When a Performance Artist and a Coffin Maker Collaborate
This November, Gallery 1957 will be presenting a collaborative project between the fantasy coffin maker Paa Joe and the performance artist Elisabeth Efua Sutherland. This show, which coincides with Paa Joe’s 70th birthday and the 40th anniversary of his coffin-making practice, will explore both traditional and contemporary funerary customs in Ghana. The exhibition will be centered around the joint installation titled Akԑ yaaa heko || One does not take it anywhere.
Born in Akwapim, Paa Joe is one of the preeminent coffin makers in Ghana. By creating what he describes as fantasy coffins, he sheds light on both the lifestyle and the afterlife of the deceased, decorating the funerary objects with depictions of everything from wild animals to mobile phones.
Elisabeth Efua Sutherland is a performance and visual artist who lives and works in Accra, the city where the upcoming show will be taking place. On the rising trajectory for years, this young artist’s practice is increasingly becoming more appealing to the public, something the next show at Gallery 1957 will certainly prove.
Funerary Customs in Ghana
Akԑ yaaa heko || One does not take it anywhere is an installation work that allowed Paa Joe and Elisabeth Efua Sutherland, two artists with vastly different artistic techniques, to mutually explore the specific funeral practices of Ghana, particularly focusing on the Ga and Fante communities (two coastal societies to which the artists in question belong). The entire show will present the fictional passing of a young girl whose afterlife journey is mediated through water.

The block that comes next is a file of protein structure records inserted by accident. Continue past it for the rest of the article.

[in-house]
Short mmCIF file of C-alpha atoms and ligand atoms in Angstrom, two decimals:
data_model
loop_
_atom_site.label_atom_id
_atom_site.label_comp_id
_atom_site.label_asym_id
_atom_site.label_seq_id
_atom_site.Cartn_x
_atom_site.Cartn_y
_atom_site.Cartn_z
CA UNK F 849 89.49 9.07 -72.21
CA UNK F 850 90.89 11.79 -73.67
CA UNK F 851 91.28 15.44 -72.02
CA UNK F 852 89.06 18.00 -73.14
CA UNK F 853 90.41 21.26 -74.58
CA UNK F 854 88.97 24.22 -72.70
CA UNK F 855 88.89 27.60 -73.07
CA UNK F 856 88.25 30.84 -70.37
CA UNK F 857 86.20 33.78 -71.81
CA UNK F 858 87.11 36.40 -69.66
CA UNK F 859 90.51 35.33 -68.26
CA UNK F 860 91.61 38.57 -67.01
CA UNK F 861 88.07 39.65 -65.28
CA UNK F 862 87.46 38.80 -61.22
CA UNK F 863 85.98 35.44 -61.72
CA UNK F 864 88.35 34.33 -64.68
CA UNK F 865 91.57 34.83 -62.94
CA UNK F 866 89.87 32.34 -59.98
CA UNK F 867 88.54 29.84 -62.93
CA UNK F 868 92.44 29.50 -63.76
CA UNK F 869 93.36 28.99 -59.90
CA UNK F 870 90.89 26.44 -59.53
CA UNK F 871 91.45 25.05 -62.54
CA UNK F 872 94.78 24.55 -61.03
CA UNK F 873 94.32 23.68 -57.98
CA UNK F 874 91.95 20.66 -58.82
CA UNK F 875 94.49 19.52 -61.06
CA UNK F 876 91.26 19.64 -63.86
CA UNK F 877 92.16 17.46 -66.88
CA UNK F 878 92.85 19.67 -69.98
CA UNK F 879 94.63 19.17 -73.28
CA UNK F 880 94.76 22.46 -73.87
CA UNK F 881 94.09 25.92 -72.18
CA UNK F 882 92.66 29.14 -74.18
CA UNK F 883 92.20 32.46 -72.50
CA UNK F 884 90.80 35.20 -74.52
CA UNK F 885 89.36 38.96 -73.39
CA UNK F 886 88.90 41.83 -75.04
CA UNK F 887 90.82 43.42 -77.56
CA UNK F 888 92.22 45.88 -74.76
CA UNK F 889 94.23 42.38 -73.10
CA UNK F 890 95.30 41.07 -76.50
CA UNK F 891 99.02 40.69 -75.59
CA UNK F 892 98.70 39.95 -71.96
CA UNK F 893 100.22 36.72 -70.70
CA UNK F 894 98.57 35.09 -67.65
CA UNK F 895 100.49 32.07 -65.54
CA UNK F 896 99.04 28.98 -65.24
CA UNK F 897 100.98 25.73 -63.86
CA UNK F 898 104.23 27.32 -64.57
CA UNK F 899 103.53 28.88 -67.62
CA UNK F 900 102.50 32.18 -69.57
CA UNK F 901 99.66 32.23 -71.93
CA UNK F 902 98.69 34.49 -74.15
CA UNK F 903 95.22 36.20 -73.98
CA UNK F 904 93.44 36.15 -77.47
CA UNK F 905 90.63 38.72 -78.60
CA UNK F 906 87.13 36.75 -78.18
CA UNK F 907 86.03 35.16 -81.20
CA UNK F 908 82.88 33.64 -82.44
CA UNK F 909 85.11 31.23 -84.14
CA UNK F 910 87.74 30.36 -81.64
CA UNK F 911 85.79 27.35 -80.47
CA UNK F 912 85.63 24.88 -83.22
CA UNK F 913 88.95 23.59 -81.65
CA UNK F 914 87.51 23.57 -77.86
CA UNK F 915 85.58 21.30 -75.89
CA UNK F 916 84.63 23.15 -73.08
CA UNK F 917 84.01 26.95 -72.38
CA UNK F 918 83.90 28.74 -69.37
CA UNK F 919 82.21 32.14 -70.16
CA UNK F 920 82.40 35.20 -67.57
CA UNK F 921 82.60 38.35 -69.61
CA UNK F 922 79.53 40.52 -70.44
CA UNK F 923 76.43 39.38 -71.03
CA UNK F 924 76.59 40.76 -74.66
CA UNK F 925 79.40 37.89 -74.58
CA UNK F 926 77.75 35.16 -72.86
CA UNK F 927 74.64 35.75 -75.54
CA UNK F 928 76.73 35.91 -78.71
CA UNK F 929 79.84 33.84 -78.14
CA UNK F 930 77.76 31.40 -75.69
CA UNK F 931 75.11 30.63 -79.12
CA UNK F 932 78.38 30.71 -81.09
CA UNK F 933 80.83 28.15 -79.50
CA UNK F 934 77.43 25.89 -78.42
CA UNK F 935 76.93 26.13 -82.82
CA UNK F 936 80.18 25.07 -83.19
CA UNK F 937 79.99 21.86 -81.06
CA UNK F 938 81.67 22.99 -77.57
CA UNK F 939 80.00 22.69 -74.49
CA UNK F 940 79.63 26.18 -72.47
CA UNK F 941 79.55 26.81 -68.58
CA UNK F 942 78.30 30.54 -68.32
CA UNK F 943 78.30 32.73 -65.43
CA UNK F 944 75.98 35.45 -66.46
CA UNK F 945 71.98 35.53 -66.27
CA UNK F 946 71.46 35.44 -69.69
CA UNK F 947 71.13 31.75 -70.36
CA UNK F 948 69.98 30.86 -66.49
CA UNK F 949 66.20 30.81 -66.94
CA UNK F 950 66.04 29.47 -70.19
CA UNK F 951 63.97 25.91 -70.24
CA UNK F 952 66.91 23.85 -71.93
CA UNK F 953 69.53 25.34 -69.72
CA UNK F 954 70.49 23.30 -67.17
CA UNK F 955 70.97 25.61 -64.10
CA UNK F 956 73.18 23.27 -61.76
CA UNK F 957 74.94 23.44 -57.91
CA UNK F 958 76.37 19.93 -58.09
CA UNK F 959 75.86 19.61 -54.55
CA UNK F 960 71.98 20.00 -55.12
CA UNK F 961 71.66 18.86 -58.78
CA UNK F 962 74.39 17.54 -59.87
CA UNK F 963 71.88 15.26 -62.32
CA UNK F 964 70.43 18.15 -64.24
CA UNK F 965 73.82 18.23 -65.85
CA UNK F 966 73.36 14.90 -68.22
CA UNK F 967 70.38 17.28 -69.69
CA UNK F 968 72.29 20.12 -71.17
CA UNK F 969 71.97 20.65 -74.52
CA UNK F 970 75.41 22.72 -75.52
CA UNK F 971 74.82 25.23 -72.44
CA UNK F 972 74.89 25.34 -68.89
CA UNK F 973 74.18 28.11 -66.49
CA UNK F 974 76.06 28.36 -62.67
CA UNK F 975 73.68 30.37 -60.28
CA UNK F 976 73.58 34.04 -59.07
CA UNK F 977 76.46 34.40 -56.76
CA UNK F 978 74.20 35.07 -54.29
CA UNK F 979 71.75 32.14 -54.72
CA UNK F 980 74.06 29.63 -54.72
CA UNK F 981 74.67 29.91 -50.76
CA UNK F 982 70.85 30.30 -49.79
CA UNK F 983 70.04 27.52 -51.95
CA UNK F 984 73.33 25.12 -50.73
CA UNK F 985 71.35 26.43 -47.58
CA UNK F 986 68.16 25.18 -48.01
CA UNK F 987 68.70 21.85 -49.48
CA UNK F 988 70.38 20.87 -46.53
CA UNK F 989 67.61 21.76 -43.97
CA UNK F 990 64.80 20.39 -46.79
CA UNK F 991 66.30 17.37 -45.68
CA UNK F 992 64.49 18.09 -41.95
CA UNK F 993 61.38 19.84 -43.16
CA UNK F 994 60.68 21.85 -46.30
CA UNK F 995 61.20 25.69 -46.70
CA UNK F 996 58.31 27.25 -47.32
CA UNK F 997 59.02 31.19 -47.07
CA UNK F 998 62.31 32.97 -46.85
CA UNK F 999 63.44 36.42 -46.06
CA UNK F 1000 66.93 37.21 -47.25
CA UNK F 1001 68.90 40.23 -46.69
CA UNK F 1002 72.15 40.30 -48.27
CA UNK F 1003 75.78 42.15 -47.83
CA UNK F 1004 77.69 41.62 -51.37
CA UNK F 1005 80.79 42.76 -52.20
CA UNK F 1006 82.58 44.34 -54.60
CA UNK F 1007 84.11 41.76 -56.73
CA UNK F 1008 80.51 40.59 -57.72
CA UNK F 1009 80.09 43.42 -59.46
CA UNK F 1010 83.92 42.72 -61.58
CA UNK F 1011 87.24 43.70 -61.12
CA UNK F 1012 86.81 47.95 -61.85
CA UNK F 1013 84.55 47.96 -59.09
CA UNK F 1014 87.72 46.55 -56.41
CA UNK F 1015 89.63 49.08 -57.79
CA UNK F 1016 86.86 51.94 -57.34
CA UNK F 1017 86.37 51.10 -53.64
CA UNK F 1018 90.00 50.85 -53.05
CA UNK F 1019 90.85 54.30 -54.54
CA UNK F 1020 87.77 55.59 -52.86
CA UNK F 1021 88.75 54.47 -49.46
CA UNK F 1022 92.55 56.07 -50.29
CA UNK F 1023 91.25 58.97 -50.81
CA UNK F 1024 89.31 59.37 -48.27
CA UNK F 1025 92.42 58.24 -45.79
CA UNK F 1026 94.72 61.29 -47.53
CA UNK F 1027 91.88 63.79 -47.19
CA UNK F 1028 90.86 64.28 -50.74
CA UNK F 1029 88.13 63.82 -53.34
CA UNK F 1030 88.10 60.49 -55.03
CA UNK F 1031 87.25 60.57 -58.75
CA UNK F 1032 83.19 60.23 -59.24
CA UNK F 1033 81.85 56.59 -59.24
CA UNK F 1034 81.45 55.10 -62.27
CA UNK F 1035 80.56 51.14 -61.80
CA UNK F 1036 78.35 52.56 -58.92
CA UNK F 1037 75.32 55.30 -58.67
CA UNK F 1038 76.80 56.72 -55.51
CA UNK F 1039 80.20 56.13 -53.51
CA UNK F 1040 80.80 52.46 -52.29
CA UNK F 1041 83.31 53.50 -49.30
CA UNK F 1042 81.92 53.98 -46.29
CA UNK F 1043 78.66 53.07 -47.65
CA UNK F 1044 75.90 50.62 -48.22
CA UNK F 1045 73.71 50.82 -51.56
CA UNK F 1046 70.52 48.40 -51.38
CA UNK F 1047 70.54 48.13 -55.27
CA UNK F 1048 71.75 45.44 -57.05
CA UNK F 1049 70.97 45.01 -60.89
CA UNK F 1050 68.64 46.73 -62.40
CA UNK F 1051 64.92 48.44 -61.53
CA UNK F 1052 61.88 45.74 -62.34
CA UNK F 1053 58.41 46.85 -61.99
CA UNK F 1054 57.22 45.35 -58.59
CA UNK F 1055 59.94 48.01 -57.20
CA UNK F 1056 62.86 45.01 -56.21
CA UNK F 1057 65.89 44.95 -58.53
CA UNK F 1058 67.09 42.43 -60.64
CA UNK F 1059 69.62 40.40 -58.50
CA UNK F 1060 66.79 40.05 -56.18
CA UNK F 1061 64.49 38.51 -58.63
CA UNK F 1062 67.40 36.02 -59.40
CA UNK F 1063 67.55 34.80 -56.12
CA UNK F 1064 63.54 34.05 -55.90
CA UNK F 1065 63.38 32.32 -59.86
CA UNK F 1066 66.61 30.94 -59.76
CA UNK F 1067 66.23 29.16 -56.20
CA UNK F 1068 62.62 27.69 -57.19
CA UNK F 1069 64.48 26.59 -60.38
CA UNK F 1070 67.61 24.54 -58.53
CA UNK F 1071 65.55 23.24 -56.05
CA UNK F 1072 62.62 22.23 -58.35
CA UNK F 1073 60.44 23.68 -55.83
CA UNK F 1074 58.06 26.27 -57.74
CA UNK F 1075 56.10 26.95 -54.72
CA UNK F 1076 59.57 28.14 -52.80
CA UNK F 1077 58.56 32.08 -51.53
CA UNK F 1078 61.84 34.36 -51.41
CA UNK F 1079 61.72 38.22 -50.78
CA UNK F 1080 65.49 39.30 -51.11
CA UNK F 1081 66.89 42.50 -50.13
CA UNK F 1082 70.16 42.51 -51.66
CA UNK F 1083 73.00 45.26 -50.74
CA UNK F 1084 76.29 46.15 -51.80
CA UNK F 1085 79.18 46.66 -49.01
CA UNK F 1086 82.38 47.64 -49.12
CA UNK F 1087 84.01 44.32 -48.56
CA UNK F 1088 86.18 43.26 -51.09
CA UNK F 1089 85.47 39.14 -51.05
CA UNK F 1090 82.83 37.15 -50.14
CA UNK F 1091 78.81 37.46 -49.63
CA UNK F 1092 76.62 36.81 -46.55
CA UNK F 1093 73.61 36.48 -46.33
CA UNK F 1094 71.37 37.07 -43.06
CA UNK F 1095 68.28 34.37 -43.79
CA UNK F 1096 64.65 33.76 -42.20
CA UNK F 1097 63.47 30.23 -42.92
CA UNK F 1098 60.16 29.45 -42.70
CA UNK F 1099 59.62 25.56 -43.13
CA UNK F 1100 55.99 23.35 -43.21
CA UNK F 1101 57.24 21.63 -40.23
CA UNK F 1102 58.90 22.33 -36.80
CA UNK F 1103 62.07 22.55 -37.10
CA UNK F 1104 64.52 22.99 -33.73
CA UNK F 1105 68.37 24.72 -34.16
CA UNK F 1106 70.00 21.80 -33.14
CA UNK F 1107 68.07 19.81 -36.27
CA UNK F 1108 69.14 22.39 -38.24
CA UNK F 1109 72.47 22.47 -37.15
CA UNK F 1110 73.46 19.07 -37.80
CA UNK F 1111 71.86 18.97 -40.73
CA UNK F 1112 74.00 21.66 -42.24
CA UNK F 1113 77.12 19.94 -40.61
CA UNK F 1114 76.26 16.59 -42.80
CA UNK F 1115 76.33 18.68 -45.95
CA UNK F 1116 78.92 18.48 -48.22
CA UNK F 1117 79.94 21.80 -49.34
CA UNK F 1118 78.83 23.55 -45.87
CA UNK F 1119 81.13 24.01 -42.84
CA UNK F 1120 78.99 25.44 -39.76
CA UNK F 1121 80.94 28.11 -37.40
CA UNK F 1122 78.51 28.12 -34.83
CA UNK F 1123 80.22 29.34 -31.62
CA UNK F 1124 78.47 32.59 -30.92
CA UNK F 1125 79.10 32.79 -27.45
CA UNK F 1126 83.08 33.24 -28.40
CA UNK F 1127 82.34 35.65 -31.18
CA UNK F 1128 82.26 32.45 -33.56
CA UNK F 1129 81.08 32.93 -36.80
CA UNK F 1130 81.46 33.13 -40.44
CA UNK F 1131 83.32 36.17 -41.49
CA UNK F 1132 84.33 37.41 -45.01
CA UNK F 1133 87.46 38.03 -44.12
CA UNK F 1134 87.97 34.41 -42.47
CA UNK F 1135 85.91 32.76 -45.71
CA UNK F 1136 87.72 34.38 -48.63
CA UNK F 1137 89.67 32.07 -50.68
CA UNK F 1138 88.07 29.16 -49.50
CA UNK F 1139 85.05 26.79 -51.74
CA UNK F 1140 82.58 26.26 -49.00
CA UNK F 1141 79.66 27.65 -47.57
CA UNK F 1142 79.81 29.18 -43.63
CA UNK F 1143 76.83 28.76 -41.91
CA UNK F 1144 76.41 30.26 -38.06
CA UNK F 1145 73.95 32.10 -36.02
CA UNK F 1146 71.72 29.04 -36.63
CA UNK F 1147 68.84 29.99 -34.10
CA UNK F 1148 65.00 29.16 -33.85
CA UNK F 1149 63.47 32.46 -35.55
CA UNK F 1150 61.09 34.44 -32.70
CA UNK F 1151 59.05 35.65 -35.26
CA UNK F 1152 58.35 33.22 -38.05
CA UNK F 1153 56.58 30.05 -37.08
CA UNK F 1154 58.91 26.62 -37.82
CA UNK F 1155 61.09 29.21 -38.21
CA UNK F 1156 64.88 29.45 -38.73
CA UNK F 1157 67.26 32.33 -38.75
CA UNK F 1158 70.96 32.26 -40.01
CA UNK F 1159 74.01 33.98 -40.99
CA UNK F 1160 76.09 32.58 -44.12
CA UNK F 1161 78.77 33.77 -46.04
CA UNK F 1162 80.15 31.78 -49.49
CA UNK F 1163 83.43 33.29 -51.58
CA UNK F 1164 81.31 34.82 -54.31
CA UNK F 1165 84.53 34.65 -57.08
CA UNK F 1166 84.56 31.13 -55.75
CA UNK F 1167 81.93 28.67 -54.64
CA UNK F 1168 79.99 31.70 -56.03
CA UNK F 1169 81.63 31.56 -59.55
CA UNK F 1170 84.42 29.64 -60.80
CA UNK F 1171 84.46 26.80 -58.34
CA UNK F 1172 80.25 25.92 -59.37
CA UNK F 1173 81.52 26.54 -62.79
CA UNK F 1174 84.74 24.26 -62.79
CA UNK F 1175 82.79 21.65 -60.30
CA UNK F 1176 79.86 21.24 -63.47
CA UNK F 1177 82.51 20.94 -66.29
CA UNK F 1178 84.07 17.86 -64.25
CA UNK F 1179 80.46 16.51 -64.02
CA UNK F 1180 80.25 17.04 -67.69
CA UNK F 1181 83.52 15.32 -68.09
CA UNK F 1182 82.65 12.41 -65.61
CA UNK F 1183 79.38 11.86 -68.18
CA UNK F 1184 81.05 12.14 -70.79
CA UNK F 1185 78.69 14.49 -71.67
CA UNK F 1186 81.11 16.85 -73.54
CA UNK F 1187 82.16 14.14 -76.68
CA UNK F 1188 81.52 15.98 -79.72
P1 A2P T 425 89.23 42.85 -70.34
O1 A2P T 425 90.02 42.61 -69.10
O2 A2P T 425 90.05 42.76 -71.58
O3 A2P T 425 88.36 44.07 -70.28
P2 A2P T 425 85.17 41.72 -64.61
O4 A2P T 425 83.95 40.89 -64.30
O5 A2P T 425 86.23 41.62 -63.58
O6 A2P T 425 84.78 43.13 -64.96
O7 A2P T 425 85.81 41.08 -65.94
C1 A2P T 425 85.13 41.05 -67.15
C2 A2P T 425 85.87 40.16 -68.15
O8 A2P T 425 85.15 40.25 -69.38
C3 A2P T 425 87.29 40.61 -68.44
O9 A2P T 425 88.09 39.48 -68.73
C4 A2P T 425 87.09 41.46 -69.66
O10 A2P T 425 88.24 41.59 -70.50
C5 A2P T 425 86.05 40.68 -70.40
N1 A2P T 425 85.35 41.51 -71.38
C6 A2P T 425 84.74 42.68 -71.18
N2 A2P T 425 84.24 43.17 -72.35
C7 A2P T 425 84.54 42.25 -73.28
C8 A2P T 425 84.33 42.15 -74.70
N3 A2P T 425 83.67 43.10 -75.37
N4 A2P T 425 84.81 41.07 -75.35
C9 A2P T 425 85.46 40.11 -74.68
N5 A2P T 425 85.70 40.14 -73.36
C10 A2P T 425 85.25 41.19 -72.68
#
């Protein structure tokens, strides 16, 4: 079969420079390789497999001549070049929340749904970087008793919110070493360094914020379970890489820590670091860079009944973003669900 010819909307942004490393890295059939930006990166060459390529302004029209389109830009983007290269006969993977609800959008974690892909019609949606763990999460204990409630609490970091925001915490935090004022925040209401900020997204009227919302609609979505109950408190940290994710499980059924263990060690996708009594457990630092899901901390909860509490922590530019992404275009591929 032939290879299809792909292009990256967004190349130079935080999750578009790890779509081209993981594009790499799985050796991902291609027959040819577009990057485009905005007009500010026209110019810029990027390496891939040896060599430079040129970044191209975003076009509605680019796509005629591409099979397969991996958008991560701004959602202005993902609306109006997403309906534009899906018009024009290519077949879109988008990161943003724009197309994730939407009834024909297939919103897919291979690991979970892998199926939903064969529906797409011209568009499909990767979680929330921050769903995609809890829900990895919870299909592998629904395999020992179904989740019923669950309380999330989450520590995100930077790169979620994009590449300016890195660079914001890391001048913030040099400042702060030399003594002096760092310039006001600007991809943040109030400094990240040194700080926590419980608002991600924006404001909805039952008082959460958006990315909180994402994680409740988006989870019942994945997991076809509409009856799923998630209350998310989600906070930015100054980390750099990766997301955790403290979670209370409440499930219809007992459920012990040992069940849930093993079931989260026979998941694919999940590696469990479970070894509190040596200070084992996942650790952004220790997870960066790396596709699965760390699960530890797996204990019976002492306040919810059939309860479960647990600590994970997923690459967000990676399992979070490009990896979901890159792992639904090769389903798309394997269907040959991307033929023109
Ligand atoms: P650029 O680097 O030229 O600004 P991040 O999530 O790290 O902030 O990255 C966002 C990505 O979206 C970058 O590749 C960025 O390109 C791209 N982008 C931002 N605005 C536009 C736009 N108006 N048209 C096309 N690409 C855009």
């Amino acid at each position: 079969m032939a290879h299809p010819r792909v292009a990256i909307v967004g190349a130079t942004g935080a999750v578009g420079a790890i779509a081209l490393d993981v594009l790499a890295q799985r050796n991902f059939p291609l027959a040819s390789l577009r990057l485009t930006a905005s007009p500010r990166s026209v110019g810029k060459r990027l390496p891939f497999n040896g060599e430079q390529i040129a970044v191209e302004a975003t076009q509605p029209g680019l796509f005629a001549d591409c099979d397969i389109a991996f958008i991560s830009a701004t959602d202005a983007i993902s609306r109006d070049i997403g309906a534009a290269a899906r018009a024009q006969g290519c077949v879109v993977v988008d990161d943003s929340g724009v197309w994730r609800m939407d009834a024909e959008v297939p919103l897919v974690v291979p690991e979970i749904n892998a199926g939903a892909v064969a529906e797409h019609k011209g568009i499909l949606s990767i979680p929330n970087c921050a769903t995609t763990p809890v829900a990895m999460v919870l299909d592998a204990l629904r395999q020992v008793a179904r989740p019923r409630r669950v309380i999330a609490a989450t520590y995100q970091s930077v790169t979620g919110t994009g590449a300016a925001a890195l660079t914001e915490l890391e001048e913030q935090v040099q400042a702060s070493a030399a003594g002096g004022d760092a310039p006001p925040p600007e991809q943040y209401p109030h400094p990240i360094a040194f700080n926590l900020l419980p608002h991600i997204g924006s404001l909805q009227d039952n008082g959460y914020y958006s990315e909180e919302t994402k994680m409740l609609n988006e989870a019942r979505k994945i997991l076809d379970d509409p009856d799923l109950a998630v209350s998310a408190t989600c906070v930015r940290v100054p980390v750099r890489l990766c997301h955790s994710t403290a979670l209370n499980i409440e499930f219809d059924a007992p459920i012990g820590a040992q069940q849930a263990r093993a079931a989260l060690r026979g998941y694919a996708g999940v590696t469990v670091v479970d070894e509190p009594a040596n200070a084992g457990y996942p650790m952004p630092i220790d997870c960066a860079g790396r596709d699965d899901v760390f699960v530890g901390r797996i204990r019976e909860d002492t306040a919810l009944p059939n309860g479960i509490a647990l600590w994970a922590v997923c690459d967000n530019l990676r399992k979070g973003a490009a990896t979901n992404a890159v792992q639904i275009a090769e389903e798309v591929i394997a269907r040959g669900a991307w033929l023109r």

The title of the artwork is taken from the Ga proverb akԑ yaaa heko (one does not take it anywhere) that describes the limits of wealth and power as neither of those are available to us after the moment of our death.
The exhibition will highlight Paa Joe and Elisabeth Efua Sutherland’s shared interrogation of the attitudes and motivations found behind material cultures and afterlife ideas of the Ga and Fante peoples.
What Will Be Displayed
Paa Joe, aided by his son and apprentice Jacob Tetteh Ashong, prepared six fantasy coffins for this occasion, each inspired by the seascape.
These incredible works of art will be activated by Sutherland’s performance involving twelve people dressed in traditional costumes that will re-enact elements of Ga and Fante funerals. Video projections featuring conversations between the performers will be included as well.
The visitors can also expect to see banners inspired by the frankaa or Asafo flags for which the Fante people are well-known. The highlight of this section will be Sutherland’s banners that display deconstructed shapes and symbols of dissolvement within traditional identities.
Furthermore, the upcoming show will be accompanied by an interesting publication.
Paa Joe and Elisabeth Efua Sutherland Art Exhibition at Gallery 1957
The upcoming show will be a definite must for anyone interested in exploring the characteristics of both the traditional and contemporary funerary customs in Ghana, a country that has one of the richest and most vibrant cultural legacies in the world.
Akԑ yaaa heko || One does not take it anywhere, an installation made by Paa Joe and Elisabeth Efua Sutherland, will be on view between the 21st of November, 2017 and the 10th of February, 2018 at Gallery 1957 in Accra, Ghana.
Featured images: Portrait of Paa Joe, Photo courtesy of the artist; Elisabeth Efua Sutherland, Sui Generi, taken at Chale Wote Street Art Festival, Jamestown, Accra. 2015, Photo by Desire Clark. All images courtesy of Gallery 1957 / Installation images by Ric Bower. All images courtesy the artist and Gallery 1957.